‘Open dialogue is an opportunity for post-psychiatry evolution not anti-psychiatry revolution’

There’s a real ‘sea change’ in the air as services crumble under ongoing austerity measures and increasing caseloads, writes mental health social worker Ash Holderness

Open Dialogue was pioneered in Western Lapland, Finland, in the 1980s. Photo: Girish Gopi/Flickr

By Ash Holderness, a mental health social worker on a crisis and home treatment team in Lincolnshire

In a conference room in East Croydon, London, I start to discuss my own sensitivities, weaknesses and family history. The aim is to find connectedness with others, including those whose life stories seem so different to my own.

I struggle to understand the purpose of sharing in such a way and feel overwhelmed by fear, loneliness and a need to protect myself from sharing too much. It is in this moment I find myself asking: ‘Is this how mental health service users feel in the current system?’

What is Open Dialogue?
Open dialogue was pioneered in Finland in the 1980s. It is a psycho-social approach that involves working with the whole family or network of a person experiencing mental health crisis, rather than just the individual themselves.

I’ve just started the UK’s first three-year course on open dialogue, a social approach to supporting people experiencing mental health crisis. Guided by a team of Finnish therapists, I realised in that split second that it’s the process that’s important, not the aim.

The open dialogue learning style is very different from the more structured approach here in the UK, where our path and outcomes are laid out before us. As we discussed pieces of art we’d created, which reflect what is important in our life, I found myself increasingly able to open up, barriers were broken down and connections were made.

These elements are key to the open dialogue approach – the ‘skilled worker and patient’ relationship is broken down. It made me think about exposing myself as ‘more human’ with service users, allowing for weaknesses to be revealed.

‘Struggling identity’

As a social worker in a health-led team, I have struggled to find my identity and maintain the values that brought me into social work in the first place.

I enjoy the opportunity to be creative and flexible with the support I offer alongside my nursing colleagues. But, the dominance of the medical model and over-reliance on medicating social problems has posed numerous professional conflicts for me.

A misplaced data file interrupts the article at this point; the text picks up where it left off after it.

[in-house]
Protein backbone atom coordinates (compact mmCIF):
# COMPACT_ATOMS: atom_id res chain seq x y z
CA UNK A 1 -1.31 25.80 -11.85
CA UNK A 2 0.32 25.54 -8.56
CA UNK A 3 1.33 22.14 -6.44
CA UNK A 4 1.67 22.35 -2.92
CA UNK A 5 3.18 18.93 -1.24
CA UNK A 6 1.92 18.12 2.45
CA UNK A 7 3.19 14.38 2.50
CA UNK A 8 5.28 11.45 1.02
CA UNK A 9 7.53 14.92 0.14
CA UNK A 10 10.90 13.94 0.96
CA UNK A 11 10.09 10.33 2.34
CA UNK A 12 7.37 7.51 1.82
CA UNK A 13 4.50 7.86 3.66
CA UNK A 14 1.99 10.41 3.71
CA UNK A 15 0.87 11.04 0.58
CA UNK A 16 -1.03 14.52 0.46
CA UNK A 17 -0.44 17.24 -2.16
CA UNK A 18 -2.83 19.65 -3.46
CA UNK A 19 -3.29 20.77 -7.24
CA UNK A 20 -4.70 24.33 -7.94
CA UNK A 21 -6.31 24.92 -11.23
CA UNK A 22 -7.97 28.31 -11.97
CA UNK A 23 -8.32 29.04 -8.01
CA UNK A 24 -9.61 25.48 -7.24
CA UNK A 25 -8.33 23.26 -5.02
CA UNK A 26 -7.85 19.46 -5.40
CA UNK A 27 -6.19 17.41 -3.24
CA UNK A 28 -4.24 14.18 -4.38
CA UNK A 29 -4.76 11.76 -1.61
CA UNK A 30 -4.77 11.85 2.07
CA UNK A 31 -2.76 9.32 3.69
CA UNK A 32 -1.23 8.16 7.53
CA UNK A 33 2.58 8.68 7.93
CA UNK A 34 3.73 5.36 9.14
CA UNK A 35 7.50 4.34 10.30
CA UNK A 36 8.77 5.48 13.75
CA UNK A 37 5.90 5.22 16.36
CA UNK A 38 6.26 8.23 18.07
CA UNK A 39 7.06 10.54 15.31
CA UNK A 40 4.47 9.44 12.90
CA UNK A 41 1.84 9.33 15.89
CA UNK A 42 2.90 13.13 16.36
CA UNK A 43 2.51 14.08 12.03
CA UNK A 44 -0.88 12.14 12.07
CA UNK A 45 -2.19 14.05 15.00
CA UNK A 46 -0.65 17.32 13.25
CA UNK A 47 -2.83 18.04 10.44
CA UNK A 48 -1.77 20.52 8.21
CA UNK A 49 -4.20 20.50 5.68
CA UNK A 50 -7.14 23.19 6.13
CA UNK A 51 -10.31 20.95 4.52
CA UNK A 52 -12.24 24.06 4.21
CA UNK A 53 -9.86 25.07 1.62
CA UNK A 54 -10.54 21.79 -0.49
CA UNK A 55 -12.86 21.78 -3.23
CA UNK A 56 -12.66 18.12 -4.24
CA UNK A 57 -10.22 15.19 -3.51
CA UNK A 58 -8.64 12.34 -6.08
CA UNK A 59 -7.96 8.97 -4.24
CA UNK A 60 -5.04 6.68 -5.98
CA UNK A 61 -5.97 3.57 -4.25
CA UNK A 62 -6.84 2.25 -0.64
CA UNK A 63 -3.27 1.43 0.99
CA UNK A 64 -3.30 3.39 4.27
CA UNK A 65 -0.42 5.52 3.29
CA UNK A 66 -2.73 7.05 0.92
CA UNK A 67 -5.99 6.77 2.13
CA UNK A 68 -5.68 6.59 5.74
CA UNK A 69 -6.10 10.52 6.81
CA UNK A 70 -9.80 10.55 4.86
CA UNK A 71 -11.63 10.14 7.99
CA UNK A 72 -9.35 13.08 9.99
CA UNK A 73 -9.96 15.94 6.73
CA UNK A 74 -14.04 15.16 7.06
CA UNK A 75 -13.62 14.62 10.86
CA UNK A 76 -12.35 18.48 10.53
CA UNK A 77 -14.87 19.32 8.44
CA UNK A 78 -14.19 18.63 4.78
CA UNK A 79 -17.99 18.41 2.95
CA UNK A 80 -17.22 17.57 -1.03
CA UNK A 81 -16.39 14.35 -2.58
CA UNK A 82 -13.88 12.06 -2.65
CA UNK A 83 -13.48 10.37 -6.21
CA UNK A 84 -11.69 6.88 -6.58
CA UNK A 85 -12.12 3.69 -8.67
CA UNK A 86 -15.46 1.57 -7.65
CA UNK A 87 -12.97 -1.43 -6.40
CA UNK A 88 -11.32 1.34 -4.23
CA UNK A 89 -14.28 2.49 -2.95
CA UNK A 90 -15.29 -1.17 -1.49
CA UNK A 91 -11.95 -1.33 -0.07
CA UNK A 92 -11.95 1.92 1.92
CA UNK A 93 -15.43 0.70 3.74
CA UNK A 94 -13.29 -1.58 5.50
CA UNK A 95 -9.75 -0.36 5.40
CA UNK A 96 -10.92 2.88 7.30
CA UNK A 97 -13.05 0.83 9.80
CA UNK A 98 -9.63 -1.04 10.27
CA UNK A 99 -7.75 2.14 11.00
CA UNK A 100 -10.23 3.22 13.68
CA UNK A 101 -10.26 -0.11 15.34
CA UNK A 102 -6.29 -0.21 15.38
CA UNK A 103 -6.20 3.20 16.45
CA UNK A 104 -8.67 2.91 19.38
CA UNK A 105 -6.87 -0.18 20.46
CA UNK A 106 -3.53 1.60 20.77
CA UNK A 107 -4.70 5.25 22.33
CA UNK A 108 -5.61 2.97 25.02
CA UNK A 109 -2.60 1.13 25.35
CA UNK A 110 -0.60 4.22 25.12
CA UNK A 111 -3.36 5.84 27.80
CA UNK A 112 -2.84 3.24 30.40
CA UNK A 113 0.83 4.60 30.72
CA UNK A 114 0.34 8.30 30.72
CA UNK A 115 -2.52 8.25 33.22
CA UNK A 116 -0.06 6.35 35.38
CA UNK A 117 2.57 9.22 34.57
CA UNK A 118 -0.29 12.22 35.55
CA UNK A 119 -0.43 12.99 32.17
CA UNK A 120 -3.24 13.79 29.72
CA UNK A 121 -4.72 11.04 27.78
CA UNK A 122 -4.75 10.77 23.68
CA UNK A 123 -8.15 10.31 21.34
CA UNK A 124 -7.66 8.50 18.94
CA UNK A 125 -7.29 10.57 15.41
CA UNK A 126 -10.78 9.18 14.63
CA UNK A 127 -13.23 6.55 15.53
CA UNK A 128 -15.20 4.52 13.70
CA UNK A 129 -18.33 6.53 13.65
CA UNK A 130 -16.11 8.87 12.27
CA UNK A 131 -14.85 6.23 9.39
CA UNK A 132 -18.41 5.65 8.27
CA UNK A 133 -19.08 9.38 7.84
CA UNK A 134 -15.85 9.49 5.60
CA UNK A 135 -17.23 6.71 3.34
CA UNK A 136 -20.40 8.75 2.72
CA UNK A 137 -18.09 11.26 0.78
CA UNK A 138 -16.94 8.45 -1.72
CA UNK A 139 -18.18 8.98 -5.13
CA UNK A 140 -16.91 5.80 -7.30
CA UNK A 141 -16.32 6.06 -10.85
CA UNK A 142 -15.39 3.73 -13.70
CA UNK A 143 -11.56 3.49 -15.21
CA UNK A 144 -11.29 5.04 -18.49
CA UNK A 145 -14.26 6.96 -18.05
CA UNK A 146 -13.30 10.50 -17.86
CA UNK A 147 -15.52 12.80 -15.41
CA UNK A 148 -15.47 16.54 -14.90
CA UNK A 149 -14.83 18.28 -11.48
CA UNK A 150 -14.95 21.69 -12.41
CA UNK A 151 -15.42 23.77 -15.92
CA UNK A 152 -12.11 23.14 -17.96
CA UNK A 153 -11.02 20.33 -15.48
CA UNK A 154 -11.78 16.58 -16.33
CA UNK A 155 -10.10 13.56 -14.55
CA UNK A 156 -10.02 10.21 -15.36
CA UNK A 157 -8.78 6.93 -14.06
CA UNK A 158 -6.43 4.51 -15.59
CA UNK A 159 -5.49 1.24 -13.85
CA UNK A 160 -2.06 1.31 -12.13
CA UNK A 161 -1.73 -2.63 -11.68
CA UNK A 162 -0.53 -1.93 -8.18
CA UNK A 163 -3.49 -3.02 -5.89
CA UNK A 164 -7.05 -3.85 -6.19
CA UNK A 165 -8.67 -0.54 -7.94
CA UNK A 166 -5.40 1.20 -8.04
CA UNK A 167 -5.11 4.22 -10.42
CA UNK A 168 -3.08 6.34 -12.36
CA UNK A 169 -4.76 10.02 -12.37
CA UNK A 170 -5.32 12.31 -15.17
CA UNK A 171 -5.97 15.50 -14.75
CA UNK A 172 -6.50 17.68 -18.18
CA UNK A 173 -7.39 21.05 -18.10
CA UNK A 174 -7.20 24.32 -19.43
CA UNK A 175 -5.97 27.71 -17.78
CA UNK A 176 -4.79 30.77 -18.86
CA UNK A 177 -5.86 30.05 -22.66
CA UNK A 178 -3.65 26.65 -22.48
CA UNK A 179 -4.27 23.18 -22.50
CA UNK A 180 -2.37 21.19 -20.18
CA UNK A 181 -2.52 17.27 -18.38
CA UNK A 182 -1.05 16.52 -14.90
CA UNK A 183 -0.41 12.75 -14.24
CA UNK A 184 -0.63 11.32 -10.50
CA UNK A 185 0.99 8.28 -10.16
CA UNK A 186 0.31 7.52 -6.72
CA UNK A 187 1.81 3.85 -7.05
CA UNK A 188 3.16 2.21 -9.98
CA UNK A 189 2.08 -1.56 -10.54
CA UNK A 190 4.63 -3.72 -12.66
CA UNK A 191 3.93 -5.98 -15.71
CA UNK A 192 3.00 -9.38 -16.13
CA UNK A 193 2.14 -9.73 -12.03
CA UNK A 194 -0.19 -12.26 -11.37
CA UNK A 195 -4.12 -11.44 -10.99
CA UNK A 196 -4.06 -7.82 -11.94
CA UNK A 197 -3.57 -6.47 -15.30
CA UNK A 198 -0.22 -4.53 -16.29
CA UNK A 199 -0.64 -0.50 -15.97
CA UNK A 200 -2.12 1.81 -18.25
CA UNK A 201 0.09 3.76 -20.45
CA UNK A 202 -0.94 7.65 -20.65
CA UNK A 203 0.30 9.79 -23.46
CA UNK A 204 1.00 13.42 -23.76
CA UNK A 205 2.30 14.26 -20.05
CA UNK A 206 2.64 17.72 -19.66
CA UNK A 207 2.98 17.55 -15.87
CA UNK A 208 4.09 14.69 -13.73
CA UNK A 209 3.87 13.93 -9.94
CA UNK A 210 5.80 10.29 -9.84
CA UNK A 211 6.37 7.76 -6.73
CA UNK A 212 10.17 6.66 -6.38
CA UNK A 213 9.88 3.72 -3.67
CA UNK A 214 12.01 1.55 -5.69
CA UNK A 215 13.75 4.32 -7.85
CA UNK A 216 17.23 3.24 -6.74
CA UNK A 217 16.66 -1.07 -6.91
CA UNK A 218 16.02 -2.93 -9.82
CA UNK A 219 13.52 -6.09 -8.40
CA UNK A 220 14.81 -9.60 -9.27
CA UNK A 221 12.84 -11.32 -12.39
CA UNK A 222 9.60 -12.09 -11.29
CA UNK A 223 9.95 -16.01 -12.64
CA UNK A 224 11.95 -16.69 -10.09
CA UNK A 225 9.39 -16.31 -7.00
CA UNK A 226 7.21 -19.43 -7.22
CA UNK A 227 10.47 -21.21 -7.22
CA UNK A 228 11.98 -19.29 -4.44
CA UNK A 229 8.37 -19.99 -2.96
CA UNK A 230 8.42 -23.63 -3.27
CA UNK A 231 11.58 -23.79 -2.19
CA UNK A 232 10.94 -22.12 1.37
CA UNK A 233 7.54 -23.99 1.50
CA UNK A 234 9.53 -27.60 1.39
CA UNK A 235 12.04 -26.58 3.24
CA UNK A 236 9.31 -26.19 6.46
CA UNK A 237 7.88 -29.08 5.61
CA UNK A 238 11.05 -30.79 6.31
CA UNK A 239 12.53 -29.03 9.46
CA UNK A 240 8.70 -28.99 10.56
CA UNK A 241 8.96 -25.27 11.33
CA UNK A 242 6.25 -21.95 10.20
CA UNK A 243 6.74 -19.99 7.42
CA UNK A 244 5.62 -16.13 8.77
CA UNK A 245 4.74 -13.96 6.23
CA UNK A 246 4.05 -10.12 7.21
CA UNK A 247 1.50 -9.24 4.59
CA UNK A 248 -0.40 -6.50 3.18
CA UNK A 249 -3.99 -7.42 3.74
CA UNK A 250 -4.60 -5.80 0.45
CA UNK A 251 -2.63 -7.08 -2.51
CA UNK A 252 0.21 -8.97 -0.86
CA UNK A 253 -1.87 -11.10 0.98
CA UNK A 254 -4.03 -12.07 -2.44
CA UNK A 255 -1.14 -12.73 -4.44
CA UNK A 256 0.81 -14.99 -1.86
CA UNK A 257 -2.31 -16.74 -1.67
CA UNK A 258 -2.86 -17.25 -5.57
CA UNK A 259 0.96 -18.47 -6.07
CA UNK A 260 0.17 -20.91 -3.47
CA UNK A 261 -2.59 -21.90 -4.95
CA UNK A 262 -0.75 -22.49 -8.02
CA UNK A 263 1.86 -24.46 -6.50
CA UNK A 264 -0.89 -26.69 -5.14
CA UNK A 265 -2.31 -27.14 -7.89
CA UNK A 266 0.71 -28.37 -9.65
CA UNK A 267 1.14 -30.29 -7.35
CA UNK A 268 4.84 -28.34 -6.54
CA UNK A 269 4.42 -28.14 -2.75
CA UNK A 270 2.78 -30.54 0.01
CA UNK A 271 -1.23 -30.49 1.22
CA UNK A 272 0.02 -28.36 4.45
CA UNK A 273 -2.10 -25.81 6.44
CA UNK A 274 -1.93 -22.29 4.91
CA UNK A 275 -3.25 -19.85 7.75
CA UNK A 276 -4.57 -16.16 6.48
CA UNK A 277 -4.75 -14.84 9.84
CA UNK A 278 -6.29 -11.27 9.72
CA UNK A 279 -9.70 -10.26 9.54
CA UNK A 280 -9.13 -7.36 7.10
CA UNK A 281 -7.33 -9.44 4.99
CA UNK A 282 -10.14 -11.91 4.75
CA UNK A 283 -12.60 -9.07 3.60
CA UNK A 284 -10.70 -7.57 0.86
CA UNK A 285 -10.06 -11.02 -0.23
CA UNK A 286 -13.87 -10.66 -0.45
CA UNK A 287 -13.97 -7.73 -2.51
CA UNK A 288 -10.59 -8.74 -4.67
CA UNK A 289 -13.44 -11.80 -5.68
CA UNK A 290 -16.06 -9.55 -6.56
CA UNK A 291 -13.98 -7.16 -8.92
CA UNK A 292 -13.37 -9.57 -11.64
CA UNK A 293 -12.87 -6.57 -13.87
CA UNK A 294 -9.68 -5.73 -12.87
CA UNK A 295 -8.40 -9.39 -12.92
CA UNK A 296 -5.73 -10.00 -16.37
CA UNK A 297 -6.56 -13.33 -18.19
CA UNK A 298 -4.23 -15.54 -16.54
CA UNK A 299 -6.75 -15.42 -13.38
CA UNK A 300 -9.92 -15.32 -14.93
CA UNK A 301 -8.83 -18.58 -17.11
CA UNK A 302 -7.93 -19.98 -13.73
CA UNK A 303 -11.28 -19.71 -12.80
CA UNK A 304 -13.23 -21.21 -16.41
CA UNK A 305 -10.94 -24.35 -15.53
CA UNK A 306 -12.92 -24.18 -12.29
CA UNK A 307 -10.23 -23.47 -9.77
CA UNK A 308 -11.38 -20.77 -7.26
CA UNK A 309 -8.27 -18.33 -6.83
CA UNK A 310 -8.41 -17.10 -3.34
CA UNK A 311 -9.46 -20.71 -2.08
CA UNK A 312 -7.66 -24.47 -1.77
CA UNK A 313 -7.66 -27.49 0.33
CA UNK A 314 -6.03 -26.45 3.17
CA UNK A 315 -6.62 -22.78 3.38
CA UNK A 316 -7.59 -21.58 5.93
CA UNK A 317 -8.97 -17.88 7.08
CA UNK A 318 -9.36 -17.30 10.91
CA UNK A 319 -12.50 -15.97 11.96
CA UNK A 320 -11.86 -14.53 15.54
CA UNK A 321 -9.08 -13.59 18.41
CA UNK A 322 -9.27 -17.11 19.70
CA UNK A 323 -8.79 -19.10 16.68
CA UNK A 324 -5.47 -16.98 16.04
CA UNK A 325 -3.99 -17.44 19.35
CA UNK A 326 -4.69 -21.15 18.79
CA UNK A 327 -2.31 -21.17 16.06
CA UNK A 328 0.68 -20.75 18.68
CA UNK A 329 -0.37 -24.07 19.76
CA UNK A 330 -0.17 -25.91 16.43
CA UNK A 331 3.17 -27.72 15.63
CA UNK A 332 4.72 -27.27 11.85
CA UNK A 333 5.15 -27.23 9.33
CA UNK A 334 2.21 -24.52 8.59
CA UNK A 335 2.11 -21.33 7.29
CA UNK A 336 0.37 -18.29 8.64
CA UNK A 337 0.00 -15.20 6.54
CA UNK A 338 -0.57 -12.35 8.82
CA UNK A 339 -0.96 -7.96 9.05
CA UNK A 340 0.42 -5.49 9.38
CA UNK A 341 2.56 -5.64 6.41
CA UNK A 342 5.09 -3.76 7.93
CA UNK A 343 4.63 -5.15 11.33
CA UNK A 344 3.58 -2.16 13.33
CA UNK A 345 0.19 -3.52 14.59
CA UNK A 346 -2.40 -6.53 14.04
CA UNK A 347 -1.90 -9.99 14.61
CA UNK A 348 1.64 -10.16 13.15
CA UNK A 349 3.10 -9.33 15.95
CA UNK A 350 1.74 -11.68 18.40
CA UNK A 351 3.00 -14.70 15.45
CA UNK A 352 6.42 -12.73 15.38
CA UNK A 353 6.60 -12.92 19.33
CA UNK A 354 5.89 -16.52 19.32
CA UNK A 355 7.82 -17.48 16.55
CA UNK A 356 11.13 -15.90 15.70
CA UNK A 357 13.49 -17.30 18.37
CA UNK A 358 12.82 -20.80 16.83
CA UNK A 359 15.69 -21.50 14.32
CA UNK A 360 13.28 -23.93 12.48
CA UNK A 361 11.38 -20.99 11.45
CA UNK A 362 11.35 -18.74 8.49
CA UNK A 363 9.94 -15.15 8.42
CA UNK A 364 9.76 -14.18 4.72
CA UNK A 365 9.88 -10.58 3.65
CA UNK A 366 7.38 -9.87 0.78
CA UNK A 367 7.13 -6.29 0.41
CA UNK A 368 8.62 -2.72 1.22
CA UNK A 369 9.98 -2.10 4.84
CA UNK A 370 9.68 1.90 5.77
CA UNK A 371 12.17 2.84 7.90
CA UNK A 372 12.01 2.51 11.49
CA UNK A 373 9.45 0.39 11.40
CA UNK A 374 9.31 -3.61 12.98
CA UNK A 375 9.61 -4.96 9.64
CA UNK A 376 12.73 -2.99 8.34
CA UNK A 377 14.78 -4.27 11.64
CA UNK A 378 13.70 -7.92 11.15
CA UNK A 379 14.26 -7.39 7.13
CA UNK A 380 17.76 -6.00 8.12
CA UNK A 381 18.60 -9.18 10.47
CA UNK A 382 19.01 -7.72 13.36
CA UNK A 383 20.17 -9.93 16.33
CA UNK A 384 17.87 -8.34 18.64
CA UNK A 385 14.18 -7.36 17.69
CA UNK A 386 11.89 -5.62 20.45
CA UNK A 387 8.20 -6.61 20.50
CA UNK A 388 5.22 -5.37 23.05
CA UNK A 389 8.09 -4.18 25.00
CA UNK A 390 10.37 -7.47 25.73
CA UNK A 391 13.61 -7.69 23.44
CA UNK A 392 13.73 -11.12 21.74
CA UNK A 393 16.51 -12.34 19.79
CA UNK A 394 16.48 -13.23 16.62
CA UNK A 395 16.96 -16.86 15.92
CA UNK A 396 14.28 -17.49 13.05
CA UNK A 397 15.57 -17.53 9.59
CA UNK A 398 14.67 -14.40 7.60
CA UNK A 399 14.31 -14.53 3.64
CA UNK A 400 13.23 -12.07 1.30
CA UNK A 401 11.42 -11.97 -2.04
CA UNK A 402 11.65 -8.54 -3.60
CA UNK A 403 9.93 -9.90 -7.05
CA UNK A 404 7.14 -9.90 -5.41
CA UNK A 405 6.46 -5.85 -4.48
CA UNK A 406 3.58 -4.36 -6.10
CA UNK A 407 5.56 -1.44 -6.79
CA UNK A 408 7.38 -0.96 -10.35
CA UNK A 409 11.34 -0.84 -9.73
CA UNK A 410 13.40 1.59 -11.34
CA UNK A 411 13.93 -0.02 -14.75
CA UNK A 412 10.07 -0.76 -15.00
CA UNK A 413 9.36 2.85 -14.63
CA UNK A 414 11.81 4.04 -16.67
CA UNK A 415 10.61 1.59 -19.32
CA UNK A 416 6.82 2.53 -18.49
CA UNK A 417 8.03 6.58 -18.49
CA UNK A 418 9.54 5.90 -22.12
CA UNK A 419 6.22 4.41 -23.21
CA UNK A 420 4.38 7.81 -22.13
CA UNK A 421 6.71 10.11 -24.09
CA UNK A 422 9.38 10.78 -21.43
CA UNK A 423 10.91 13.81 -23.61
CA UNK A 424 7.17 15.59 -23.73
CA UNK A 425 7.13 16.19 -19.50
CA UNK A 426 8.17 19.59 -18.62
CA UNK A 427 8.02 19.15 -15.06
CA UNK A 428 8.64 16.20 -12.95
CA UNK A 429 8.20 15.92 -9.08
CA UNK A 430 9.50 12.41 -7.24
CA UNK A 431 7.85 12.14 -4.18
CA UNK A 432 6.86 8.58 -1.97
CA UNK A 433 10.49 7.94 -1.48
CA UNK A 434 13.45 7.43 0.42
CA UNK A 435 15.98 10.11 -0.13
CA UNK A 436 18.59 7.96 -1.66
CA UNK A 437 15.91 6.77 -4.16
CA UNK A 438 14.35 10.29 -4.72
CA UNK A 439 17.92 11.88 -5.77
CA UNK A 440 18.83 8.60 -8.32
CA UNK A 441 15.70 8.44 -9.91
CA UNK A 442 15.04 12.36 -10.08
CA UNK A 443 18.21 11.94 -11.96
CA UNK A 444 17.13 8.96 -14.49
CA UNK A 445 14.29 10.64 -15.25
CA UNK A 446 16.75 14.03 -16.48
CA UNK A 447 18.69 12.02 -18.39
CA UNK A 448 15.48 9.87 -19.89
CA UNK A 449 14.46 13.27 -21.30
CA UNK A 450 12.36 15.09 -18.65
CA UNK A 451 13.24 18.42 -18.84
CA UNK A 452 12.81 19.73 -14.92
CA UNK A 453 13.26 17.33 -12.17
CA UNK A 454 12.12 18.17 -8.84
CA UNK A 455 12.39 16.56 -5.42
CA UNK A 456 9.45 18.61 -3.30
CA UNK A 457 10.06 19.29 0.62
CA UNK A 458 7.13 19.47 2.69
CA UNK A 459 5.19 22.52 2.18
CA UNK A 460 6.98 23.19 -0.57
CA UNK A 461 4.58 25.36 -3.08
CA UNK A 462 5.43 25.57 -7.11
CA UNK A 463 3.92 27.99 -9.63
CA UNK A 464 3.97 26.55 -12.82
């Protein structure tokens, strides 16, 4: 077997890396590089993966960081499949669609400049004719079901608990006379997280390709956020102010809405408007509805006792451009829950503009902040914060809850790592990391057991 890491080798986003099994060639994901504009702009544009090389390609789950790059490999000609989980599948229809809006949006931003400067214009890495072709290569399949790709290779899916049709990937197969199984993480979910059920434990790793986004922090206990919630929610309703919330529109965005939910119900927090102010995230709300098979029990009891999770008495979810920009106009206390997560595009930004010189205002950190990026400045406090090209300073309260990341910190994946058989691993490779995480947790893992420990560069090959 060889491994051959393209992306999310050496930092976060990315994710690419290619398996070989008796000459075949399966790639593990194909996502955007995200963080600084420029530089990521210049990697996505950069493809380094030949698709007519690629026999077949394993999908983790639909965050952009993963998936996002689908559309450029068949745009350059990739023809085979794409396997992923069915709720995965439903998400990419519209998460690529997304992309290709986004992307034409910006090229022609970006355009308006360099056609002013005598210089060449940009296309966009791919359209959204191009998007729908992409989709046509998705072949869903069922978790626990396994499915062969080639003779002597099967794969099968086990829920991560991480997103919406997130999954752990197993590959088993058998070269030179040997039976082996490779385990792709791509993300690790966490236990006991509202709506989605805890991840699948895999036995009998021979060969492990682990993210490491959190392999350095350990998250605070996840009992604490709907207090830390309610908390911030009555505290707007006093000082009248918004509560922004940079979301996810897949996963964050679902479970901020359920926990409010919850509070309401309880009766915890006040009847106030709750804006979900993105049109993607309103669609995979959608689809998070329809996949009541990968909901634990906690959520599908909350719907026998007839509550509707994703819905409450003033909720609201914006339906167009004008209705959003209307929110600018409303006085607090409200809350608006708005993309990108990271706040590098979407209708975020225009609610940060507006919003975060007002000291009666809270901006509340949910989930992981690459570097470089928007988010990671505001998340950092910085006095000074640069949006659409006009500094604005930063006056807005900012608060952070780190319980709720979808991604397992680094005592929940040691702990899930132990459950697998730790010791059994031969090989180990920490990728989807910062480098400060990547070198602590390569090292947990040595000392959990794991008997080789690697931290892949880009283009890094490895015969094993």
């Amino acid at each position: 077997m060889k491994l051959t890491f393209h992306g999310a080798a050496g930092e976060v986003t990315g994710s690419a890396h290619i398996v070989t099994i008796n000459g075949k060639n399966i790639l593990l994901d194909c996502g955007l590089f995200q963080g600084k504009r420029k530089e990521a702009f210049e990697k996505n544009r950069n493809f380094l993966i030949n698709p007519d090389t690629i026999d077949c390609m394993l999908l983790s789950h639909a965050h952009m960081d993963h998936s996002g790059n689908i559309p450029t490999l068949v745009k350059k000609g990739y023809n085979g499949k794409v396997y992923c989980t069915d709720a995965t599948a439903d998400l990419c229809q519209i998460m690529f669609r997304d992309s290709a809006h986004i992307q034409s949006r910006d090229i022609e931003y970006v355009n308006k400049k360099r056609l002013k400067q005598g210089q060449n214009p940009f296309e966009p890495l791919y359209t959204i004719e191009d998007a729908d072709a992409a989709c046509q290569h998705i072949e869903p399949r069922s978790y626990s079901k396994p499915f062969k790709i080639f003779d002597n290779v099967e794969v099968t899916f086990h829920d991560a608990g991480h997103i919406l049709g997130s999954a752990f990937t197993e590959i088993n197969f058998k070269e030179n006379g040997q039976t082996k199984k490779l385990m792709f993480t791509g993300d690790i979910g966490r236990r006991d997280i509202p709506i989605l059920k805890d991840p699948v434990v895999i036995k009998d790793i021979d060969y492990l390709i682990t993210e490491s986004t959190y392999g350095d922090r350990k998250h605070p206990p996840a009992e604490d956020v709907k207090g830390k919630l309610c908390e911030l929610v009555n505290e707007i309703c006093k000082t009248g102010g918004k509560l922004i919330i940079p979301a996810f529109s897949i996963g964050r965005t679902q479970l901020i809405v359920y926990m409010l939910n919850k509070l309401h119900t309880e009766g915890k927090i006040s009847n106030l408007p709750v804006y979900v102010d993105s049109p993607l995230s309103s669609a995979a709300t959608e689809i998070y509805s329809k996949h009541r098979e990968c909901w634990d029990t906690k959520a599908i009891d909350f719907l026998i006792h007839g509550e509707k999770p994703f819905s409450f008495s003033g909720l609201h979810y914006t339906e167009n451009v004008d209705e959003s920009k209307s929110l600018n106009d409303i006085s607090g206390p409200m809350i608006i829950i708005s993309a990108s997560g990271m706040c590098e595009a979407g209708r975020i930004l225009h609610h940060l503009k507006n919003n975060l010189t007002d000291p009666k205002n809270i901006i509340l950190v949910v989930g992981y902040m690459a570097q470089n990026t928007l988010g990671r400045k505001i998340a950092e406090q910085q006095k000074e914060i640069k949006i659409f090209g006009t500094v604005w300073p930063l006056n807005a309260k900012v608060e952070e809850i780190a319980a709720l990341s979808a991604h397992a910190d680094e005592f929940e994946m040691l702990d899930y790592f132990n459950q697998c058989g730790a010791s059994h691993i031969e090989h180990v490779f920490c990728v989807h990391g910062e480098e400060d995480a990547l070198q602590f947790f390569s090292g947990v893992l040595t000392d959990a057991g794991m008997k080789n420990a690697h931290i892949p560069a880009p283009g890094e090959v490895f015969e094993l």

It has always been my opinion that social work is considered an afterthought in mental health care – an available ‘treatment’ option to health professionals that comes secondary to health-led interventions.

However, there does seem to be a real ‘sea change’ in the air as services continue to crumble under the pressure of ongoing austerity measures and increasing caseloads. During the training, there was a real feeling around the room that open dialogue presents an opportunity for ‘post-psychiatry’ evolution not ‘anti-psychiatry’ revolution.

Open dialogue aligns itself well to our social work values of diminishing power dynamics, viewing the problem in a systemic way and placing as much emphasis on the family as the individual.

‘Humanistic level’

At every moment on the course we are reminded to reflect as we listen and to share those reflections with each other. In my day-to-day social work practice, those reflections and personal conflicts are often left for supervision, rather than being an opportunity for dialogue with a service user.

The success of the open dialogue approach is partly due to the practitioner’s ability to connect with a person on a humanistic level. It is a skill that I felt I was beginning to learn as we practised again and again throughout the week.

‘Great position’

I do struggle to imagine some professionals being willing to open up in such a way though. It requires a complete culture change to transfer their power to the service user and their family, allow uncertainty and leave behind the current mechanised treatment options.

But as a social worker, I feel we’re in a great position to challenge the power dynamics that exist in mental health and champion an open dialogue approach. We cannot ignore the evidence from Finland and I hope this momentum continues.

Most importantly, we have to remember that service users are at the heart of this movement. The importance of peers with lived experience to drive this change is what separates it from just another therapeutic fashion.

Ash will be blogging about each residential week of his open dialogue training. If you’re interested in the approach visit www.opendialogueapproach.co.uk for more information. 

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